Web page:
The vexed problem of how to render complexity, complex processes and large datasets is an issue I’ve covered on this blog earlier.
Whether it be the humanitarian crisis in Darfur, Reuters AlertNet, The Dropping Knowledge Initiative, DARPA’s GALE, the challenge is essentially to design a user interface that is able to render simply complexity, in a manner that allows a user to delve ever deeper into an issue or topic without being overwhelmed by information. It is a significant challenge, and one made even more complex by the fact that information, in order to become knowledge, needs to be set in context and made intelligible to a user. A simple Google search exemplifies the problem – hundreds of thousands of results, no way in which to sift through them or even find out how some of them link up with each other.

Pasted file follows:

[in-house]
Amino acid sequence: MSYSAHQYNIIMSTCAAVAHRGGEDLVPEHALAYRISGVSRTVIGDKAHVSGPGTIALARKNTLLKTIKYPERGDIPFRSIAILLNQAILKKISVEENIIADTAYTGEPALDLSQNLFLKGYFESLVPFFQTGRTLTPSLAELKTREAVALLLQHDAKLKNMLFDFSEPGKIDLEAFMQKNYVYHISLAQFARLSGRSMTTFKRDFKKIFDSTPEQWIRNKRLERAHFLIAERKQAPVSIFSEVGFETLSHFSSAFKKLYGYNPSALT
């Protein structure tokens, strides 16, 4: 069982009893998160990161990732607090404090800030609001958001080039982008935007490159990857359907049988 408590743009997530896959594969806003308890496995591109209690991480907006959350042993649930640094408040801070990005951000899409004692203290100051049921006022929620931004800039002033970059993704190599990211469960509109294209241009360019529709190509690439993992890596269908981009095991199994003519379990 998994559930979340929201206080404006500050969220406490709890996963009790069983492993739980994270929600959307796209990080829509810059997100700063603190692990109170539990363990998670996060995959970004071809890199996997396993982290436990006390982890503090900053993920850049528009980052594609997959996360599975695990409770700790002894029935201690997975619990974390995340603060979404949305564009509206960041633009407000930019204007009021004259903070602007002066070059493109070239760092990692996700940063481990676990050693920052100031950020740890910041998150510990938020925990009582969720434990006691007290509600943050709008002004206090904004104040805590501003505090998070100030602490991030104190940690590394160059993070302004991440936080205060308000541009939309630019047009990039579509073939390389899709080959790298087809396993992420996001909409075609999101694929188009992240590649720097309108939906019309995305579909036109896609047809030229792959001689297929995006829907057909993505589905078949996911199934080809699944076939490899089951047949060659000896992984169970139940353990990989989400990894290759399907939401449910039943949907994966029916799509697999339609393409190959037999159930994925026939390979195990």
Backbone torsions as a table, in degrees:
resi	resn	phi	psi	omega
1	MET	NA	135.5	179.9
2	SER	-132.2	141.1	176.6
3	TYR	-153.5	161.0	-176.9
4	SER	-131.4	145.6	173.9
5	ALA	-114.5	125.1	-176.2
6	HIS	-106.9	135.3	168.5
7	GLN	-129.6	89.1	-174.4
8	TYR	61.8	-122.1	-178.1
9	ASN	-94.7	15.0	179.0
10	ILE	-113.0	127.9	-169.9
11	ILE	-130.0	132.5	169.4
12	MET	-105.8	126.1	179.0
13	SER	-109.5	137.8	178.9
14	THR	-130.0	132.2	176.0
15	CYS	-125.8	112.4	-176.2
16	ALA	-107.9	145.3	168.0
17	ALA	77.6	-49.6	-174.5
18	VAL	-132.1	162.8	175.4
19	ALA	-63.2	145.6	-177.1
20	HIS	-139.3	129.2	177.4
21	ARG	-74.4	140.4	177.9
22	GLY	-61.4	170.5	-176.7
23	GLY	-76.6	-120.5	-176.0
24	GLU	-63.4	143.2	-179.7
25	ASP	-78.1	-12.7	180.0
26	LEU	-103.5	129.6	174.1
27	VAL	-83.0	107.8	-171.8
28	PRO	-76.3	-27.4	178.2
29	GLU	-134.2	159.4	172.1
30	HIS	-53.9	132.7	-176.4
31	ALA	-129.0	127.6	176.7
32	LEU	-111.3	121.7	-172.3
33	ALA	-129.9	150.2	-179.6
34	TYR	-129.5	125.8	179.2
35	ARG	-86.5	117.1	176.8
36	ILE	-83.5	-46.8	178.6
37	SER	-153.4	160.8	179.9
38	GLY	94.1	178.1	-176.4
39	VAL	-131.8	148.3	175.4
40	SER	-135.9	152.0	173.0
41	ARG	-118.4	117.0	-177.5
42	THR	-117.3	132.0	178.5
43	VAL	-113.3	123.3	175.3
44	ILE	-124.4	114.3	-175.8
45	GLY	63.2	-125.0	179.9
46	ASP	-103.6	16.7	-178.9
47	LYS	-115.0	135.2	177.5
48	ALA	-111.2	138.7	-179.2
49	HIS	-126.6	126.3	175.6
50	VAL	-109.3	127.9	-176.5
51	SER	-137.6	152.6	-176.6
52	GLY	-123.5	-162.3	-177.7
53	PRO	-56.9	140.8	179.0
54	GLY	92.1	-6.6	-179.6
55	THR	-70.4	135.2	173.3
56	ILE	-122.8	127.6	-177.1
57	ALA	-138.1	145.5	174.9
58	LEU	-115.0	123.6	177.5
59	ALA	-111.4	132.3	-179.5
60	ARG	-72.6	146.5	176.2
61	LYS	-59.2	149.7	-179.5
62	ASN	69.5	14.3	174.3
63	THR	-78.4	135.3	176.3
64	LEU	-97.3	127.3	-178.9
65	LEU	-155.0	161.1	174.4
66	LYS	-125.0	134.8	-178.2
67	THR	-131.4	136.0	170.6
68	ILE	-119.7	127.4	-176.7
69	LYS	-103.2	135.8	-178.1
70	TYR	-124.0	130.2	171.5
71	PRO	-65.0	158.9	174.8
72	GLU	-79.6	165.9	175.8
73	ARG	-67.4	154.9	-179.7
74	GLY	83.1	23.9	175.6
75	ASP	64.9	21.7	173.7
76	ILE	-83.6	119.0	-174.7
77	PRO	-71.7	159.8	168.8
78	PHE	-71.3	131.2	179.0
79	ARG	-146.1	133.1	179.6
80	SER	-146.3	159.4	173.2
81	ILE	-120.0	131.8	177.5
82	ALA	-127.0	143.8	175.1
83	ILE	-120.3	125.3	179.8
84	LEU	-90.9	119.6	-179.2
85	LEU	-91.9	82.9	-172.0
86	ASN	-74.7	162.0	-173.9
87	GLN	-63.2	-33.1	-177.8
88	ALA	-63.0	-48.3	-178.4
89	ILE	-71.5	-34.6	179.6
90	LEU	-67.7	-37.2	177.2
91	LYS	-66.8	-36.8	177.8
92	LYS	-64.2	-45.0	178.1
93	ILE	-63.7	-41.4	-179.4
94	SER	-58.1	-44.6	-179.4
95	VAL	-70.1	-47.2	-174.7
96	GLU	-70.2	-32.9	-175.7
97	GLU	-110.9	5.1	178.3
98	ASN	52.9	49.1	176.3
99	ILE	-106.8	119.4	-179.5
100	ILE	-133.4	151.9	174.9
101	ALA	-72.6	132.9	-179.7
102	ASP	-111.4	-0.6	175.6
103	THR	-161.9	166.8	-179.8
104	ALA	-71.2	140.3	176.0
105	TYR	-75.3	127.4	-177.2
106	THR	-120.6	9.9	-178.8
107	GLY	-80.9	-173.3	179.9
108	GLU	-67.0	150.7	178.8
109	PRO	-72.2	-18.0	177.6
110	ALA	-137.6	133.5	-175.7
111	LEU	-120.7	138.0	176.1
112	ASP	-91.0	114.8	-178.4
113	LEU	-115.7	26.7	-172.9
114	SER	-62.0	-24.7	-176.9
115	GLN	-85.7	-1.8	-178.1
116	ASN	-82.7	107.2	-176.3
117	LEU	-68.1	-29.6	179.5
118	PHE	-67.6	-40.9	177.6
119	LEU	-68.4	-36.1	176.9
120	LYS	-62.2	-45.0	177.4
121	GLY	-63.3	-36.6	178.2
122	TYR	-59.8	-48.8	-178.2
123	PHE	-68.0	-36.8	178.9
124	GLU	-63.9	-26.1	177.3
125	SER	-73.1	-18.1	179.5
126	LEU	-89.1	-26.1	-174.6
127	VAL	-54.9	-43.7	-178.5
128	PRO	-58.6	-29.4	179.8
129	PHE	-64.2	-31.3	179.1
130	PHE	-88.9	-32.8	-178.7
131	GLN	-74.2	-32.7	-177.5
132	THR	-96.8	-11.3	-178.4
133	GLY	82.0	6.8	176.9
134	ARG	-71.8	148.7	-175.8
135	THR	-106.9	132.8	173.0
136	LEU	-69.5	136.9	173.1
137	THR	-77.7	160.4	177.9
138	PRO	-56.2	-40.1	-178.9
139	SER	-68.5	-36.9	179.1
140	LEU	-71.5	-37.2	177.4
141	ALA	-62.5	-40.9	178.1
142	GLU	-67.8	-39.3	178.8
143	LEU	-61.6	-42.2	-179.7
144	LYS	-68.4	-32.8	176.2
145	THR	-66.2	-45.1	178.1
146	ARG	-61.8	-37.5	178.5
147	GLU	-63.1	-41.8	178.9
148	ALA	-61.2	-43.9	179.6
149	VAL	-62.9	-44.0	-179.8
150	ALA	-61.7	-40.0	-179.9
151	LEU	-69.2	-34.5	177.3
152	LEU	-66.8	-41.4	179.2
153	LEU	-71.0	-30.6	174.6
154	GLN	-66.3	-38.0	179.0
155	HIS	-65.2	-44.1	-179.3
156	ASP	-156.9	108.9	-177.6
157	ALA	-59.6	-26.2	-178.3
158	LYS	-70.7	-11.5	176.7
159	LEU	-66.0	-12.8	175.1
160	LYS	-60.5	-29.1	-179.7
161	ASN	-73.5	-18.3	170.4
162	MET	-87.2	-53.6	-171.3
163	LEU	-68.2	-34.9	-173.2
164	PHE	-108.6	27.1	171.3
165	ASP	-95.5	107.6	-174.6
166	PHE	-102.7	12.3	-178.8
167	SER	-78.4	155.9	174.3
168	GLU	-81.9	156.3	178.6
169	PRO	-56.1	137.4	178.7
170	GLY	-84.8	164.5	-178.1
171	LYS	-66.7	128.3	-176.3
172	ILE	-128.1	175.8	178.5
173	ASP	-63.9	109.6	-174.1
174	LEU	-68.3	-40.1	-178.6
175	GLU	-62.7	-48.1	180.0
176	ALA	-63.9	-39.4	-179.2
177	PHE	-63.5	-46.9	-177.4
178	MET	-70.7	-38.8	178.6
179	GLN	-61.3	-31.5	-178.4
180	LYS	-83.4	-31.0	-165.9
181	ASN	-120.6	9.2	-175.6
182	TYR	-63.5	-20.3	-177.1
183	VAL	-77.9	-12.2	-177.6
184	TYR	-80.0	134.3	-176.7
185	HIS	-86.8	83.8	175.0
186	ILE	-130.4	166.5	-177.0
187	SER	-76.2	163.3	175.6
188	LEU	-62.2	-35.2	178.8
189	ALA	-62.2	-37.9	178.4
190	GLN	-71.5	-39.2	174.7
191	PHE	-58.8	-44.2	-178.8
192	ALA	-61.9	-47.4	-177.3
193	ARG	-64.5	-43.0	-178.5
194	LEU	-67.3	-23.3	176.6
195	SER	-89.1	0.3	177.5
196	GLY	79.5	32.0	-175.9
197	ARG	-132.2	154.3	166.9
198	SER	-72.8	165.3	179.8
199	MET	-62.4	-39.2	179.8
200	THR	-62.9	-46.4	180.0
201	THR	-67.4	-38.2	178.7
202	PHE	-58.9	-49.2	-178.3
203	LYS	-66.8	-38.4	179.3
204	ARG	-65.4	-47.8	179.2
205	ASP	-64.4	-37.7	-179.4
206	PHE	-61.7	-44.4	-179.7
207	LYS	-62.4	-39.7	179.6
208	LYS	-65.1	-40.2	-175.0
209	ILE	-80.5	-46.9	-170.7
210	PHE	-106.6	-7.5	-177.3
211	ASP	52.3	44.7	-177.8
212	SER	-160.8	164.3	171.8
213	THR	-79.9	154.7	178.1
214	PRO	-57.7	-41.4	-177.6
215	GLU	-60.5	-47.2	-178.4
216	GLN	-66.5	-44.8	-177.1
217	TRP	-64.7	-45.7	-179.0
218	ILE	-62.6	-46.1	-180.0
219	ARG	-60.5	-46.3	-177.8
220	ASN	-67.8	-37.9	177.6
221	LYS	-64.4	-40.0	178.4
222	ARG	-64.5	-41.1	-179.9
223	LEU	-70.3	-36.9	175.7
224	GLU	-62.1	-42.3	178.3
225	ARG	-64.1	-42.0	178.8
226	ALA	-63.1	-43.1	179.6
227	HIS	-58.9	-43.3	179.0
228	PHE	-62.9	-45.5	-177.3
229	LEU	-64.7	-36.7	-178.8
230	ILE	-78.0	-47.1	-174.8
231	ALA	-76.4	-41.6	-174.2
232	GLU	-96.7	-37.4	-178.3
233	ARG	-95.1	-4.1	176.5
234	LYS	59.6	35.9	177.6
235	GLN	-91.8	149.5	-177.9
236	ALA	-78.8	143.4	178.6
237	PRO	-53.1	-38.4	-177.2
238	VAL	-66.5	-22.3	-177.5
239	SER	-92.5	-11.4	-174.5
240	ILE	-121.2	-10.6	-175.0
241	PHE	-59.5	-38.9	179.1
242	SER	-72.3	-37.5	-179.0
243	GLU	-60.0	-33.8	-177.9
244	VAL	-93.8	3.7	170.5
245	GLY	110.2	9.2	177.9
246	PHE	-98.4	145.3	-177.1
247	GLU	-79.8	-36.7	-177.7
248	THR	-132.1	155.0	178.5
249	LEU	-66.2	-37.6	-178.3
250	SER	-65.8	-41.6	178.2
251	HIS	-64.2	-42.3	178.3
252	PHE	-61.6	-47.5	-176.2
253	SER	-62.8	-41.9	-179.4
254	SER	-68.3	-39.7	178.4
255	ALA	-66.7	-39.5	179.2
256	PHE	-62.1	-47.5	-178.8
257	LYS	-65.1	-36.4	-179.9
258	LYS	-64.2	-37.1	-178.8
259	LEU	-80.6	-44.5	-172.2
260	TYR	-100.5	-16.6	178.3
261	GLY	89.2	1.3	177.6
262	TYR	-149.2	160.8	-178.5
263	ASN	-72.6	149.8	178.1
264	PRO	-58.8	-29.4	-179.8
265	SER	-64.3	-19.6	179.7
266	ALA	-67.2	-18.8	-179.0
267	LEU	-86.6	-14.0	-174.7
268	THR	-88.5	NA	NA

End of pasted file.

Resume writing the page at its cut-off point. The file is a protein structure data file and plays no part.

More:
In Indexing knowledge – Designing search engines for conflict and peace research I spoke of a mash-up between Podzinger, Riya, Clusty and The Living Library as one that would be a killer of a knowledge search / knowledge management tool that if ever developed could leave Google far behind.
Taking a very different approach to Google and in an effort similar to, but not bedevilled by the trappings of Wikipedia, is the Encyclopedia of Life. Right now, there is only a video to demonstrate what this platform will feature when it’s launched in the near future. What captured my attention in particular was the section in the video in which the UI for the encyclopedia is demonstrated, which looks to be a fluid and captivating experience that should allow for some fascinating meanderings into the complexity of life. Clearly, once launched, an inspiration for the UI design of similar projects.